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The most comprehensive coverage on the construction of Statutes. It includes parts of statutes,Extrinsic-Aids,Intrinsic aids, Reading down, Amendments,Repeals,codifications,Quasi-Judicial agencies,Non-obstante clause,Mandatory/Declatory provisions,Tax ,Beneficial, Criminal,Fiscal Statute's Interpretation and sub-ordinate legislations.Besides it contains the Rules of Interpretation and the Role of Judiciary.Citations are in abundance.

Tuesday, May 4, 2010

Chapter-9 Part-6

However, it has not been made clear as to what is ‘fairer and more convenient.’ The usage of the terms have made the language more ambiguous.

Lord Wensleydale: you use ‘the grammatical and ordinary meaning of the words ... unless that would lead to some absurdity or some repugnance or inconsistency with the rest of the document[1] Wilson JJ –“ for ‘reason already given in relation to the discussion of the literal rule’, departure from ordinary meaning cannot be restricted to cases of absurdity and inconsistency[2].”more emphasis on real intention [3]

The rule of strict construction does not also prevent the court in interpreting a statute according to its current meaning and applying the language to cover developments in science and technology not known at the time of passing of the statute.[4]

A statute must be construed as a workable instrument. Ut res magis valeat quam pereat is a well-known principle of law. "The courts strongly lean against any construction which tends to reduce a statute to a futility. The provision of a statute must be so construed as to make it effective and operative, on the principle "ut res magis valeat quam pereat". It is, no doubt, true that if a statute is absolutely vague and its language wholly intractable and absolutely meaningless, the statute could be declared void for vagueness. This is not in judicial review by testing the law for arbitrariness or unreasonableness under Article 14; but what a court of construction, dealing with the language of a statute, does in order to ascertain from, and accord to, the statute the meaning and purpose which the legislature intended for it[5]. "Unless the words were so absolutely senseless that I could do nothing at all with them, I should be bound to find some meaning and not to declare them void for uncertainty[6]."

Lord Denning approving the dictum of Farwell, J. said : "But when a Statute has some meaning, even though it is obscure, or several meanings, even though it is little to choose between them, the courts have to say what meaning the statute to bear rather than reject it as a nullity[7]." It is, therefore, the court's duty to make what it can of the statute, knowing that the statutes are meant to be operative and not inept and that nothing short of impossibility should allow a court to declare a statute unworkable. "A statute is designed to be workable, and the interpretation thereof by a court should be to secure that object, unless crucial omission or clear direction makes that end unattainable.[8]" The Courts will therefore reject that construction which will defeat the plain intention of the Legislature even though there may be some inexactitude in the language used[9].. Reducing the legislation futility shall be avoided and in a case where the intention of the Legislature cannot be given effect to, the Courts would accept the bolder construction for the purpose of bringing about an effective result. The Courts, when rule of purposive construction is gaining momentum, should be very reluctant to hold that the Parliament has achieved nothing by the language it used when it is tolerably plain what it seeks to achieve[10].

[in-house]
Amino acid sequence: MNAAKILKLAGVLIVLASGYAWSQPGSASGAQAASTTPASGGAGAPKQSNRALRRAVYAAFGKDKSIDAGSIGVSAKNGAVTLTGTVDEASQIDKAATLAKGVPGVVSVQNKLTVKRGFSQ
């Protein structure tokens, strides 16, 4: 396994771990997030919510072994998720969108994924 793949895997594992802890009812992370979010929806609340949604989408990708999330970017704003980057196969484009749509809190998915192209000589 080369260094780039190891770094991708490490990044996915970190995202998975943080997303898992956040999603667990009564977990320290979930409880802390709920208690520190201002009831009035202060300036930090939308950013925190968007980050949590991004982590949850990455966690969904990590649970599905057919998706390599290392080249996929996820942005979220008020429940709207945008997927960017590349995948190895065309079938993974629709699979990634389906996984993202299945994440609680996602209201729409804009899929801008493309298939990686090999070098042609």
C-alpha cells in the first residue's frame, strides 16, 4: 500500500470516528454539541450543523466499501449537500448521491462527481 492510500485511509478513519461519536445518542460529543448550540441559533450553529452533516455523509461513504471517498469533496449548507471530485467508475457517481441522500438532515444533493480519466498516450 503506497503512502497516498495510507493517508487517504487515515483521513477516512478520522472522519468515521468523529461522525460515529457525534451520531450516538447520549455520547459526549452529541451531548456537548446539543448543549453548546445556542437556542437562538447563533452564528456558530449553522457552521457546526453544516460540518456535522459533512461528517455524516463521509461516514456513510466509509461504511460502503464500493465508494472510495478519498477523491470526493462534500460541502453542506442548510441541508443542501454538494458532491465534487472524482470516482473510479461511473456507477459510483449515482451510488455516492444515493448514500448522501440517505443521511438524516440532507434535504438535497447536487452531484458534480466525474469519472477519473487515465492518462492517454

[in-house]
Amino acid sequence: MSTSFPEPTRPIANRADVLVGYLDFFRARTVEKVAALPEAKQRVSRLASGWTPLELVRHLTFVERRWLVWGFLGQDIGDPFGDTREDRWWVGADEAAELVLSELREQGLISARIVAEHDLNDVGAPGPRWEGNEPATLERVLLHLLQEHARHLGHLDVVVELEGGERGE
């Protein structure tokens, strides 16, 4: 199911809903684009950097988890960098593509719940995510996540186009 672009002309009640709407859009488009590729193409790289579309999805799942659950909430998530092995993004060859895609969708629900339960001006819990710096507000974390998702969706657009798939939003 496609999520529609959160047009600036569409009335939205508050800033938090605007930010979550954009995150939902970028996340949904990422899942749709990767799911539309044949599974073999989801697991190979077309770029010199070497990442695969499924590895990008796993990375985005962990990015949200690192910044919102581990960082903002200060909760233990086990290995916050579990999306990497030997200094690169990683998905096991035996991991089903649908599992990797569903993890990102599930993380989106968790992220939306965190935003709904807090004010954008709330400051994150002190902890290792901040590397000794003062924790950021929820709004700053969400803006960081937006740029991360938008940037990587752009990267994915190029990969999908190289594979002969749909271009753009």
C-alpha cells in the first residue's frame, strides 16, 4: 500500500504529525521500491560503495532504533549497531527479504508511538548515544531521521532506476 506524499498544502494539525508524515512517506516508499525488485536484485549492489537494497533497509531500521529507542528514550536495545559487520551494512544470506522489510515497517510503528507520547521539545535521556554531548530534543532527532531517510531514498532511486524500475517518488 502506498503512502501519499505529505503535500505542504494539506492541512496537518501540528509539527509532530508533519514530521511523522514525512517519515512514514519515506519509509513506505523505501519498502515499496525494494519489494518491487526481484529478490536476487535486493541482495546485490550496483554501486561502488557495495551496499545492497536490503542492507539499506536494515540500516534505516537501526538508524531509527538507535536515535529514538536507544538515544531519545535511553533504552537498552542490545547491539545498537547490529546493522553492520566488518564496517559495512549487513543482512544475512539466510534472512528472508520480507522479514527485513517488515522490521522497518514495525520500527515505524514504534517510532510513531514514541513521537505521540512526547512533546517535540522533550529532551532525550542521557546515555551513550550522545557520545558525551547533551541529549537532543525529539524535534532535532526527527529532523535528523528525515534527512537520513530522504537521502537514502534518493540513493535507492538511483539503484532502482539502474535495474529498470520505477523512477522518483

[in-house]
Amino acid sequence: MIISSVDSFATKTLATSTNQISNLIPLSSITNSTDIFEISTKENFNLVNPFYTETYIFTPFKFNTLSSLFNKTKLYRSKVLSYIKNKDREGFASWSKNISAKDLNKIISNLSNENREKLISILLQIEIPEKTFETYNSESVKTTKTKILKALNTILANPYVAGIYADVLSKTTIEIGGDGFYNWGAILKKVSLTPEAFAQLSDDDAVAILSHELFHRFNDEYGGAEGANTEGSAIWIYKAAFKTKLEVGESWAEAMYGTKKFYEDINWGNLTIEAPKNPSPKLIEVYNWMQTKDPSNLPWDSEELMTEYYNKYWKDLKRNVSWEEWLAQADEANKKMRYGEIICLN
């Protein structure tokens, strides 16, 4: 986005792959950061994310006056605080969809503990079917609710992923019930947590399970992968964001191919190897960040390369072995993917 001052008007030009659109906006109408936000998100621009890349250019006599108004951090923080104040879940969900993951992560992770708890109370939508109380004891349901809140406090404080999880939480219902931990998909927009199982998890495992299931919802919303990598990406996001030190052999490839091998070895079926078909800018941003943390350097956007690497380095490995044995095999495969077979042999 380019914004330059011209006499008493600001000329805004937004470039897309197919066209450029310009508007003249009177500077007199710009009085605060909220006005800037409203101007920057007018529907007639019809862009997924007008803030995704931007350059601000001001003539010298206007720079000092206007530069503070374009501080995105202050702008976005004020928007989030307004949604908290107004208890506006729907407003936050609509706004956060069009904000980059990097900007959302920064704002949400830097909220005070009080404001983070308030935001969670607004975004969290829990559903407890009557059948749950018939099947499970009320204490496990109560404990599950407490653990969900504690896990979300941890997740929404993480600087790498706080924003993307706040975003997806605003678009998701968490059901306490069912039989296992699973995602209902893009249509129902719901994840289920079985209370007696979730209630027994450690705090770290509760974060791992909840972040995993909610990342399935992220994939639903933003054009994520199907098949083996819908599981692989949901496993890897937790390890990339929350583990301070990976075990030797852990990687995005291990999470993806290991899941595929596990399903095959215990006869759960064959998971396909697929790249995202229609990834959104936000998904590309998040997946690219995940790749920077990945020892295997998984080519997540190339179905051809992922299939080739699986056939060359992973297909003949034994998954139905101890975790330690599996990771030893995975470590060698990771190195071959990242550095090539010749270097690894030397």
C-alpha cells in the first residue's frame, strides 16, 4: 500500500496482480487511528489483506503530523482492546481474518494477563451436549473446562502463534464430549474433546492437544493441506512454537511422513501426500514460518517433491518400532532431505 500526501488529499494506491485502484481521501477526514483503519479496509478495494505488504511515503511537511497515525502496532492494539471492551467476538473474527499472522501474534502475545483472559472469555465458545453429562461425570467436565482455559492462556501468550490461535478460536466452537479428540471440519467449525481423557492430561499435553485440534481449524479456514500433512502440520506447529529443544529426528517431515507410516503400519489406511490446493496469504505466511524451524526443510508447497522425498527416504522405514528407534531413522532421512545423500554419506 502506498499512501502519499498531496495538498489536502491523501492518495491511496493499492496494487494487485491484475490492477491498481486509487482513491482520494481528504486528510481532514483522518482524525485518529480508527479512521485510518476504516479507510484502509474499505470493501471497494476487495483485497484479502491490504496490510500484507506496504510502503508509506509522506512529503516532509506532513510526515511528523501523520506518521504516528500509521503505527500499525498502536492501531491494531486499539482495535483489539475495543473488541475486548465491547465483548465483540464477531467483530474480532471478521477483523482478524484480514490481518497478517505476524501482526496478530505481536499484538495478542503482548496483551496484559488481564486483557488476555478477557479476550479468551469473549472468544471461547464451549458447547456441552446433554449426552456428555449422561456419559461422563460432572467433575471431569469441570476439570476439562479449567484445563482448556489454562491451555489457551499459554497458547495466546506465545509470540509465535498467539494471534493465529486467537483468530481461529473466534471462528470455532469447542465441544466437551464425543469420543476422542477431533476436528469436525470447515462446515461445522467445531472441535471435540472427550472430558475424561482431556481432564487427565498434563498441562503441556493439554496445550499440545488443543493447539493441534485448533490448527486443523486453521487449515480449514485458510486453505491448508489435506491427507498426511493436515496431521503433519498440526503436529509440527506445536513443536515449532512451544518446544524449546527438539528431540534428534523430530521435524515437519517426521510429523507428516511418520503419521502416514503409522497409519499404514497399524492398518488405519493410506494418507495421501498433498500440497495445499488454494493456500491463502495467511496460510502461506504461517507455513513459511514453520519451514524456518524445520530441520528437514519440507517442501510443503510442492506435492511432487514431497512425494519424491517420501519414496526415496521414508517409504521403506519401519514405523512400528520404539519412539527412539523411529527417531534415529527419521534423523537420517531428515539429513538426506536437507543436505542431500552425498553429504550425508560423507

"We think, it is not necessary to proliferate this judgment by citing all the judgments and extracting the textual passages from the various textbooks on the principles of Interpretation of Statutes. However, it will suffice to say that while interpreting a statute the consideration of inconvenience and hardships should be avoided and that when the language is clear and explicit and the words used are plain and unambiguous, we are bound to construe them in their ordinary sense with reference to other clauses of the Act or Rules as the case may be, so far as possible, to make a consistent enactment of the whole statute or series of statutes/rules/regulations relating to the subject matter. Added to this, in construing a statute, the Court has to ascertain the intention of the law making authority in the backdrop of the dominant purpose and the underlying intendment of the said statute and that every statute is to be interpreted without any violence to its language and applied as far as its explicit language admits consistent with the established rule of interpretation.[11]"

[1] Gray v Pearson (HL) (1857)

[2] Cooper Brookes (Wollongong) Pty Ltd v Federal Commissioner of Taxation (HC) (1981) ab

[3] Cooper Brookes (Wollongong) Pty Ltd v Federal Commissioner of Taxation (HC) (1981) above also see -Kingston v Keprose Pty Ltd (NSWSC) (1987),McHugh J (now on HC) at 421-423 modern case-
May v Public Transport Commission (VicSC) (1989)

[4] See: Lalita Jalan & Anr. Vs. Bombay Gas Co. Ltd. & Ors. reported in 2003 (4) SCALE 52).

[5] Tinsukhia Electric Supply Co. Ltd. vs. State of Assam [AIR 1990 SC 123], this Court stated the law thus

[6] Manchester Ship Canal Co. v. Manchester Racecourse Co. ((1900) 2 Ch 352,

[7] Fawcett Properties Ltd. v. Buckingham County Council ((1960) 3 All ER 503)

[8] Whitney v. Inland Revenue Commissioners (1926 AC 37)

[9] Salmon vs. Duncombe [(1886) 11 AC 627 at 634]

[10] BBC Enterprises Vs. Hi-Tech Xtravision Ltd., (1990) 2 All ER 118 at 122-3)

[11] Mohan Kumar Singhania and Others vs. Union of India and Others [AIR 1992 SC 1]

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